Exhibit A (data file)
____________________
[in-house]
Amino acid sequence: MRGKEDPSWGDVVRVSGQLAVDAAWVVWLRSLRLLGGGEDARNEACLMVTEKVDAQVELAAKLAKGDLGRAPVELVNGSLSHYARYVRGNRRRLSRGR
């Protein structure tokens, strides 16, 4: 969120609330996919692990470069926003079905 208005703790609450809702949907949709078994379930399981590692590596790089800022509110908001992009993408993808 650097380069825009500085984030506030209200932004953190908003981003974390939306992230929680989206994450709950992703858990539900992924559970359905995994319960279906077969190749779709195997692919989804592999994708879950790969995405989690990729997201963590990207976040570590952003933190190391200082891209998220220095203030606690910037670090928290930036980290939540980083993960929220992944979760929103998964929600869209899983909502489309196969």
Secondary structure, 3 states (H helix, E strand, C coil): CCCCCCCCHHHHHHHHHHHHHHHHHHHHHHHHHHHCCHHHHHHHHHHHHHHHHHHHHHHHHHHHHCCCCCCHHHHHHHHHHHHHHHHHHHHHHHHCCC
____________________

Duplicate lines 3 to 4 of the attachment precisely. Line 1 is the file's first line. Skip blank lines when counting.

């Protein structure tokens, strides 16, 4: 969120609330996919692990470069926003079905 208005703790609450809702949907949709078994379930399981590692590596790089800022509110908001992009993408993808 650097380069825009500085984030506030209200932004953190908003981003974390939306992230929680989206994450709950992703858990539900992924559970359905995994319960279906077969190749779709195997692919989804592999994708879950790969995405989690990729997201963590990207976040570590952003933190190391200082891209998220220095203030606690910037670090928290930036980290939540980083993960929220992944979760929103998964929600869209899983909502489309196969």
Secondary structure, 3 states (H helix, E strand, C coil): CCCCCCCCHHHHHHHHHHHHHHHHHHHHHHHHHHHCCHHHHHHHHHHHHHHHHHHHHHHHHHHHHCCCCCCHHHHHHHHHHHHHHHHHHHHHHHHCCC